Class: Premium Compact Car
Miles driven: 463
Fuel used: 17.7 gallons
Real-world fuel economy: 26.2 mpg
Driving mix: 40% city, 60% highway
|CG Report Card|
|Big & Tall comfort ratings are for front seats only. "Big" rating based on male tester weighing approximately 350 pounds, "Tall" rating based on 6'6"-tall male tester.|
|Room and Comfort||B|
|Power and Performance||B|
|Fit and Finish||B+|
|Report-card grades are derived from a consensus of test-driver evaluations. All grades are versus other vehicles in the same class. Value grade is for specific trim level evaluated, and may not reflect Consumer Guide's impressions of the entire model lineup.|
|Big & Tall Comfort|
EPA-estimated fuel economy: 23/28/25 (city, highway, combined)
Base price: $44,000 (not including $950 destination charge)
Options on test car: Special paint ($575), Prestige Package ($7400), Driver Assistance Package ($1800), Cold Weather Package ($500), burl walnut wood inlays ($350)
Price as tested: $55,575
The great: Sporty feel, wagon utility
The good: High-end cabin appointments, fuel economy
The not so good: Limited second-row legroom
The extent to which to you accept the Audi A4 allroad (allroad is lowercase at Audi’s insistence) as a crossover is a matter for conversation over beer. What matters here is the extent to which the A4 allroad can be considered a well-built, practical, and rewarding vehicle—and it is very much all of those things.
With the Q3 and Q5 compact and midsize crossovers already in the lineup, Audi wouldn’t seem to need another small ute in the lineup, but the German maker clearly sees need for something a little sportier and closer to the ground.
Compared to the A4 sedan lineup—which includes three models, three engines, and multiple trim levels—the allroad is limited to a single model with a single drivetrain, and just three trim levels. Offered for 2017, and repeated for 2018–new models are now rolling onto dealer lots–are Premium, Premium Plus, and Prestige trim levels.
The 2018 entry-level Premium starts at $44,500 plus delivery. The Premium Plus comes in at $47,200 and adds full LED headlamps, front- and side- obstacle detection and rear cross-path alert, Bang & Olufsen audio, and hands-free tailgate release, among other features. At $53,000, the Prestige adds head-up instrumentation, adaptive cruise control, Audi’s Collision Avoidance Assist and Active Lane Assist systems, and a top-view camera system.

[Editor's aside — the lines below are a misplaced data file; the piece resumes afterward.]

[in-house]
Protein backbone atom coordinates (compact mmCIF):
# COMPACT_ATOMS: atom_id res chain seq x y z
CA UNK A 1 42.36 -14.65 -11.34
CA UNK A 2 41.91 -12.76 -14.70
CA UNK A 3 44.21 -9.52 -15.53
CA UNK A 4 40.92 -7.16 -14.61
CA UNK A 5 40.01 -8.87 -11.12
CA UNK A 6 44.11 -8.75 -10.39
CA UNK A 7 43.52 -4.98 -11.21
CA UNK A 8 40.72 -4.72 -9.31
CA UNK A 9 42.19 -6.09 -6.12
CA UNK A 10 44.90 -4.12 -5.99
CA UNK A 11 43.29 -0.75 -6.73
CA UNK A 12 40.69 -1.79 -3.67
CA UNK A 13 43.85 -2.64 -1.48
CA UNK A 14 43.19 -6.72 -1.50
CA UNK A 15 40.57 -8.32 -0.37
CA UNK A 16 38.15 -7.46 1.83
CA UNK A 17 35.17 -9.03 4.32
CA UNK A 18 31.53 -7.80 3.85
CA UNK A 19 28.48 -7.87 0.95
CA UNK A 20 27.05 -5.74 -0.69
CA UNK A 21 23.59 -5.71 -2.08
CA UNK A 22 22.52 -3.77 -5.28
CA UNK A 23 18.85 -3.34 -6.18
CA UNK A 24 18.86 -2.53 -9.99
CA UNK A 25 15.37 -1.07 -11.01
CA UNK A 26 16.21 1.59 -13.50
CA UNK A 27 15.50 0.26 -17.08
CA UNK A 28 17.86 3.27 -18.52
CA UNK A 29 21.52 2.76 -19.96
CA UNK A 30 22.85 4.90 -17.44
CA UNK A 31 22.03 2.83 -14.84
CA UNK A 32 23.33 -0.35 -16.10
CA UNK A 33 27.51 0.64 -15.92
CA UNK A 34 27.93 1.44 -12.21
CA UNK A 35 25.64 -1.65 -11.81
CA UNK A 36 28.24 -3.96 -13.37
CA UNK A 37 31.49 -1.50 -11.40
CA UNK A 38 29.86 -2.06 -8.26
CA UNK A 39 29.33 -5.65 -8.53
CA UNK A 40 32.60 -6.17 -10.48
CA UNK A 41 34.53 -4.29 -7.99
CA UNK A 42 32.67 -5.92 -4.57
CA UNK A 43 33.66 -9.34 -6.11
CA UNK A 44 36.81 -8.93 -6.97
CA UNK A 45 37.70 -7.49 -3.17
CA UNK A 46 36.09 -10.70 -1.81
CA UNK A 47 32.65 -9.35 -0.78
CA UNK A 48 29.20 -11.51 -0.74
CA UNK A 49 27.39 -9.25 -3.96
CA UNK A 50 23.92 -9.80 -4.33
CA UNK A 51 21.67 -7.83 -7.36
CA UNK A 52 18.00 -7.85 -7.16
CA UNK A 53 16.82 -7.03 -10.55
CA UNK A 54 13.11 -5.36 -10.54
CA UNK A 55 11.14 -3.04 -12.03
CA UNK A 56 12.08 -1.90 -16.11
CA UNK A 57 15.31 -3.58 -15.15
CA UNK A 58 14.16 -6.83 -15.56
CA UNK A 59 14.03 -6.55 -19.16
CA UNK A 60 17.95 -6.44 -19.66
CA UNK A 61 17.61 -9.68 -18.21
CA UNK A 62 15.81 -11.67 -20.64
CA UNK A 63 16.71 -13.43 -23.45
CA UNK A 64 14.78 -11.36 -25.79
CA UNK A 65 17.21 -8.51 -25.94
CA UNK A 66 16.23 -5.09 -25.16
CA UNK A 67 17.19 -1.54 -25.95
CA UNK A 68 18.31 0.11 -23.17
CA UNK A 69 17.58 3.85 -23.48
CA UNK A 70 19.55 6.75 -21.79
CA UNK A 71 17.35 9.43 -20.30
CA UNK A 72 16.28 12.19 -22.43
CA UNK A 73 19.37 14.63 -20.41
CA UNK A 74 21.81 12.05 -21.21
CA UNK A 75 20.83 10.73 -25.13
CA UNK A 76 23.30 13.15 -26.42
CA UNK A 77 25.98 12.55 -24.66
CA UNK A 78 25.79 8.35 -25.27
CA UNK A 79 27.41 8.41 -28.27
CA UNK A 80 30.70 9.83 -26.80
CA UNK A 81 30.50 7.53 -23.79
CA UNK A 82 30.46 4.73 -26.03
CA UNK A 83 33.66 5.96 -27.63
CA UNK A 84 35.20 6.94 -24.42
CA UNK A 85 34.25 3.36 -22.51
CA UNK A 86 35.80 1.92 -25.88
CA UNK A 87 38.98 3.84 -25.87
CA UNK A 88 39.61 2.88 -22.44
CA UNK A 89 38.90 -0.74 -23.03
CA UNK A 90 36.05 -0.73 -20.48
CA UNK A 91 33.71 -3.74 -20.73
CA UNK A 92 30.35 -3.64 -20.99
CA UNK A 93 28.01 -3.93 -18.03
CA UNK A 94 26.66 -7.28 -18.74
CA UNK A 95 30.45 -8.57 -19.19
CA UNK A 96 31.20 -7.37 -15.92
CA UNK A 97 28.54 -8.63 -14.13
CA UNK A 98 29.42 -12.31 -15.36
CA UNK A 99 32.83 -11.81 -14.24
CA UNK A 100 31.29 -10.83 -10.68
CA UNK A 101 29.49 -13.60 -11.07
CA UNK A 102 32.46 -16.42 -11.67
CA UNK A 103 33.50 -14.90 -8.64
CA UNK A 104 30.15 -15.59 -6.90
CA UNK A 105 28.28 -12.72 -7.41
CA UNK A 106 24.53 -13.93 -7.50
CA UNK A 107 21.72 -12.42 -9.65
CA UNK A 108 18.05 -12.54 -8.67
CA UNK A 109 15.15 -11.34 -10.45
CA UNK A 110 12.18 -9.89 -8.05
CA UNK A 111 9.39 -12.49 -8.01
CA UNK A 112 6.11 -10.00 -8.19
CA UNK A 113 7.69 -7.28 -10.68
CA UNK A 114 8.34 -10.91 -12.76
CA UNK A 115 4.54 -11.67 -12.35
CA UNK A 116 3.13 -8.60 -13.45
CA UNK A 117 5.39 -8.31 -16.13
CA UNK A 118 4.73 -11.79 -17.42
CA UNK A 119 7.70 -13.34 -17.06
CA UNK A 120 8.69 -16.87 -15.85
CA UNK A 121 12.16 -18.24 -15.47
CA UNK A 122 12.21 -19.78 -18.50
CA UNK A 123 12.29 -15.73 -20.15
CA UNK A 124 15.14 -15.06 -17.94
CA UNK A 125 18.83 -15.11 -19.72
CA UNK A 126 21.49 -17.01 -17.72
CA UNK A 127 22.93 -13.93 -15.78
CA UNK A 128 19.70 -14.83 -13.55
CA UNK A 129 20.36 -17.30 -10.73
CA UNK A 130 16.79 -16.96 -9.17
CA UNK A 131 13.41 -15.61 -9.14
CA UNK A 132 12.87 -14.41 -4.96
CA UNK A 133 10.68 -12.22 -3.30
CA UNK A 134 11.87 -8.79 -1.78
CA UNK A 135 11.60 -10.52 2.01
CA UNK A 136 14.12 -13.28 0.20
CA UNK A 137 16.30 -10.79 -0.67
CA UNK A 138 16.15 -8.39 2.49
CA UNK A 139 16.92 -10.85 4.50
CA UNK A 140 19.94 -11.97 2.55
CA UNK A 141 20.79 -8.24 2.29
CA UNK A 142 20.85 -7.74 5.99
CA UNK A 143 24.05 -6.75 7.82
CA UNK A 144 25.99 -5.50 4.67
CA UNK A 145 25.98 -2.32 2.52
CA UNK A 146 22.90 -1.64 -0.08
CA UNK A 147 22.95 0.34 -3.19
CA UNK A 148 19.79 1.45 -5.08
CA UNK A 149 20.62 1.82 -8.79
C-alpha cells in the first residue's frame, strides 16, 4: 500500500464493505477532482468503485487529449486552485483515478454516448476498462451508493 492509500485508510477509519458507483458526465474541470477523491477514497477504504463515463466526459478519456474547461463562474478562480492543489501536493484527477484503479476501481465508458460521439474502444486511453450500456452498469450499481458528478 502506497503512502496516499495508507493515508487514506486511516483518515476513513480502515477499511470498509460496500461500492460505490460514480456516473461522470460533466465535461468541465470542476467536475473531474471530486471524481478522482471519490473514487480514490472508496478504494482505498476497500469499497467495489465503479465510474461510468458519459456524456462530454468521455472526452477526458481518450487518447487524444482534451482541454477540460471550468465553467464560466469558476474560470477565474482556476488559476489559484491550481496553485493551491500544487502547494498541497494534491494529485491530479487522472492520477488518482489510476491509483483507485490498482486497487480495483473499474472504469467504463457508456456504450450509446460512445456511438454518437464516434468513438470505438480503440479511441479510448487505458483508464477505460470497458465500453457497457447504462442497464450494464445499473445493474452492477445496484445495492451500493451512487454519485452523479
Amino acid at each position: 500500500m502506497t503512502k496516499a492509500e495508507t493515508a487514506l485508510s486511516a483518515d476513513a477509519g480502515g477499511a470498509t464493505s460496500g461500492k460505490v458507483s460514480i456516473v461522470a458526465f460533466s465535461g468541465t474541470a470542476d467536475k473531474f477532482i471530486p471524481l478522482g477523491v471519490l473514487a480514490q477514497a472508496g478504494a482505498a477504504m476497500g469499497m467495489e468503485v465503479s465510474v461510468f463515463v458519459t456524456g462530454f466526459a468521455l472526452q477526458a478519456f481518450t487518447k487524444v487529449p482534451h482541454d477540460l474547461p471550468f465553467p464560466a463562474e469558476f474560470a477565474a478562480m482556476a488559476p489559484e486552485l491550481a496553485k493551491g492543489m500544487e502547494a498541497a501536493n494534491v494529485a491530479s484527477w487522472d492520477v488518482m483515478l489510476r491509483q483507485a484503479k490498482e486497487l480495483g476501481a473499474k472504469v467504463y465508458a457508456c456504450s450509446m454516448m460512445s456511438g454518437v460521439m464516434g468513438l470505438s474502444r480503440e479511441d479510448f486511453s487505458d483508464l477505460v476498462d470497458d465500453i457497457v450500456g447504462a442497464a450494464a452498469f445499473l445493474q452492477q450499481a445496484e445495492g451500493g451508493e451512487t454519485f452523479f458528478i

All allroads employ a 252-horsepower 2.0-liter turbocharged engine mated to a 7-speed dual-clutch automatic transmission and Audi’s quattro all-wheel-drive system. Compared to the A4 sedan, the allroad sits about an inch and a half higher off the ground and rides an inch-longer wheelbase (110 versus 111). Apart from some rocker-panel trim, the allroad isn’t as salted with off-road-looking elements as similarly themed vehicles (such as the Subaru Outback).
As a wagon, the allroad does a nice job of providing stowage space. There’s 24 cubic feet of space behind the second-row seats, which expands to 59 cubic feet with the rear seat backs folded into the floor.
In driving that including a slight highway bias, the Consumer Guide® team averaged better than 26 mpg over 463 miles. That feels fairly frugal to us given this car’s power and performance, and is in line with the EPA combined 25-mpg estimate.
The allroad isn’t cheap, but feels special enough to justify its price tag. The cabin is well finished, the drivetrain strong and smooth, and the ride and handling balance spot on for a sport wagon. The allroad may be the perfect non-crossover crossover for luxury-brand buyers looking to drive something just a little different than what everyone else has.
The allroad wagon that has been added to the redone 2017 Audi A4 line is supposed to have a whiff of sport-utility vehicle about it. If so, the allroad does a pretty good job of hiding it.
Sure, it comes with quattro all-wheel drive, but so do lots of other Audis that clearly aren’t SUVs. Ride height is raised slightly, but you’d have a hard time buying that behind the wheel in a seating position that feels kind of low. It’s pretty much up to the body configuration and some black-plastic fender flares to sell the idea.
Under the hood and in the cabin the allroad is virtually indistinguishable from the A4 sedan that’s a Consumer Guide® premium-compact “Best Buy” choice—not at all a bad thing. (Well, there is that MMI central infotainment controller to contend with. . . .) In back, there’s pretty good rear cargo space that loads at bumper height onto a flat floor, and remote releases that make it easy to drop the 40/20/40-split rear seat backs for additional space when needed. On the road there’s perky acceleration from the turbocharged 2.0-liter 4-cylinder engine, and satisfying cornering and handling behavior.
Gilded with a number of packages and individual options, CG’s test vehicle ran up to $55,575 delivered. If that sounds a little high for a compact wagon, just remind yourself that you’re getting an SUV thrown in to the bargain.
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